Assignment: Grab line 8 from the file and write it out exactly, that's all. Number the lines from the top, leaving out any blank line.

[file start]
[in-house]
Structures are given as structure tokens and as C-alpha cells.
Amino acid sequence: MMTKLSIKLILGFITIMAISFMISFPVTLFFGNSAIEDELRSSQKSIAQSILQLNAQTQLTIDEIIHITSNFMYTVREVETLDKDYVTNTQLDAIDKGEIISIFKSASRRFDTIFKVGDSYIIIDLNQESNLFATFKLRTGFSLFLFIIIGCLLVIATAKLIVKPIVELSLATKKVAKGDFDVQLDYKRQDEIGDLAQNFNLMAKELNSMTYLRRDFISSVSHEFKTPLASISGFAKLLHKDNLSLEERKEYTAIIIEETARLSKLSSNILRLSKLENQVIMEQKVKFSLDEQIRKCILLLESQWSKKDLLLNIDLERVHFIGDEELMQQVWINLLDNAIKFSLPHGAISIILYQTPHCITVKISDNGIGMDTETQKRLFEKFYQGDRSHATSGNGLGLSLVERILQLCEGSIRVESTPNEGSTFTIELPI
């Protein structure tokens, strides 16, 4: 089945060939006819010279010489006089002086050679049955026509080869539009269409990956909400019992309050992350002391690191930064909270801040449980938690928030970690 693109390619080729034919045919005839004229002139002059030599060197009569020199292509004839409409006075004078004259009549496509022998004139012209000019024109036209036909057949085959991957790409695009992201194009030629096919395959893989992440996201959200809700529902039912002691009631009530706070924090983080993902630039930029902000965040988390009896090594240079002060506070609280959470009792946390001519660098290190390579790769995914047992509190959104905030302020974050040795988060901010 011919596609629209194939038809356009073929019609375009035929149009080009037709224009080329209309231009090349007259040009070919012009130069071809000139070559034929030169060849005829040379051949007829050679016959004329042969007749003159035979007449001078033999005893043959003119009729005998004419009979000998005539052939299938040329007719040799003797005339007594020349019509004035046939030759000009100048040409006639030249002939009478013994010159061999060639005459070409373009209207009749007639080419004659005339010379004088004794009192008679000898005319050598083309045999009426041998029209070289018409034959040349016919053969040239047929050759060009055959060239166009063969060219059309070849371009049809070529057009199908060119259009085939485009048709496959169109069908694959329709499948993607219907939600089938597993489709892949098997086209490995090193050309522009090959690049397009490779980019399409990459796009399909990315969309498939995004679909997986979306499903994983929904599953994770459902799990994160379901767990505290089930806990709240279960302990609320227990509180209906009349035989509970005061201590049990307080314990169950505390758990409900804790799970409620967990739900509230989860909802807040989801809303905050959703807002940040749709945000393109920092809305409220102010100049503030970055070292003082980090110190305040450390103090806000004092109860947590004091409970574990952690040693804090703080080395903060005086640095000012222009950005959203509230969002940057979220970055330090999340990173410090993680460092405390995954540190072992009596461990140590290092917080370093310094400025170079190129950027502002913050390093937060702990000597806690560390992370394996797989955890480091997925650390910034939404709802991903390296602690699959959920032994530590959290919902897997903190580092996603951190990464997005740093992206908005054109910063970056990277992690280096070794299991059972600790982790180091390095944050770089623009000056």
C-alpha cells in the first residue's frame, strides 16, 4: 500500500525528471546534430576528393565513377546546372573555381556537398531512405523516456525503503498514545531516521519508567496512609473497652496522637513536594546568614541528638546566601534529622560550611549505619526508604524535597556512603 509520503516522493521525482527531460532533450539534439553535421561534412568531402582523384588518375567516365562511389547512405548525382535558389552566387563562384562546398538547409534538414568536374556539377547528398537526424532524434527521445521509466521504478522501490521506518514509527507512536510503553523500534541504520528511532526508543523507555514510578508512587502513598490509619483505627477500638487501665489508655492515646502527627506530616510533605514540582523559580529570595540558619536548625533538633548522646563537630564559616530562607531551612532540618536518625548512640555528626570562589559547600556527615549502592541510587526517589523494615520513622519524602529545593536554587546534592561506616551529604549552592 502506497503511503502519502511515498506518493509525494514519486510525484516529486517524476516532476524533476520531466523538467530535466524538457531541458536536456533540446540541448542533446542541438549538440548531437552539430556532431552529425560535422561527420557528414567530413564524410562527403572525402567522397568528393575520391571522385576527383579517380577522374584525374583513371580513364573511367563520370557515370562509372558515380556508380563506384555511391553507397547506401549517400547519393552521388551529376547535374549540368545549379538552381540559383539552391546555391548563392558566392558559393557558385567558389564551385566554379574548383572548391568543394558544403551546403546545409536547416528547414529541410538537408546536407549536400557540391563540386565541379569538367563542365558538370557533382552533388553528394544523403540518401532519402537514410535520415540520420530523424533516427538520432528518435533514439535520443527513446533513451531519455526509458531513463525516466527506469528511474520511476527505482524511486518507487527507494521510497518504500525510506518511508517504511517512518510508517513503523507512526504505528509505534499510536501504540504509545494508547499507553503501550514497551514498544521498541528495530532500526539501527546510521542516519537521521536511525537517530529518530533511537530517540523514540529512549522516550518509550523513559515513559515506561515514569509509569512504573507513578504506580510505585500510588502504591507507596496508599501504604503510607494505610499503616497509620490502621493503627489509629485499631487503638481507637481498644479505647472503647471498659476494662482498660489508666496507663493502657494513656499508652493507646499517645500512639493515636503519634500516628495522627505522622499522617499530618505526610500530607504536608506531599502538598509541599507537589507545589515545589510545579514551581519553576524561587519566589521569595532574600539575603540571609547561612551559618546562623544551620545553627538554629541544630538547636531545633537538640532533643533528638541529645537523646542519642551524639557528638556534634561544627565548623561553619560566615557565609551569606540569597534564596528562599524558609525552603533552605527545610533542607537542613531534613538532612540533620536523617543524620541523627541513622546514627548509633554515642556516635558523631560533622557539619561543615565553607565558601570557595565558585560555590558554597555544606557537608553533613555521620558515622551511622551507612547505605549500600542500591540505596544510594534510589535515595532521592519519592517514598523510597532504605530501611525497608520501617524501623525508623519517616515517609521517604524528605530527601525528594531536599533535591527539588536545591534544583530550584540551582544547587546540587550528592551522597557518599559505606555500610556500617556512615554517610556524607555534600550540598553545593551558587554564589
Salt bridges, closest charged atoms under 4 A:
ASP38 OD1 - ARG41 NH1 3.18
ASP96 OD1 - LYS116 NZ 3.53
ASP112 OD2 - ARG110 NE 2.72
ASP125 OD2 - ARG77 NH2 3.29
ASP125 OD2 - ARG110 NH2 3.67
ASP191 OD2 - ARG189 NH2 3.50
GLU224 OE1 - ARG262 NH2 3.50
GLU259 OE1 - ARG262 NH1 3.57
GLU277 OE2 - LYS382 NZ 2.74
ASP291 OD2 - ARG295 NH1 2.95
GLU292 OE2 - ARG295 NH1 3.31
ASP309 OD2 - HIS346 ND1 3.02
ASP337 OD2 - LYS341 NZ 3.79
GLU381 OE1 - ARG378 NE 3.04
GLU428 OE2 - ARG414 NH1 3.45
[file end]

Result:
ASP96 OD1 - LYS116 NZ 3.53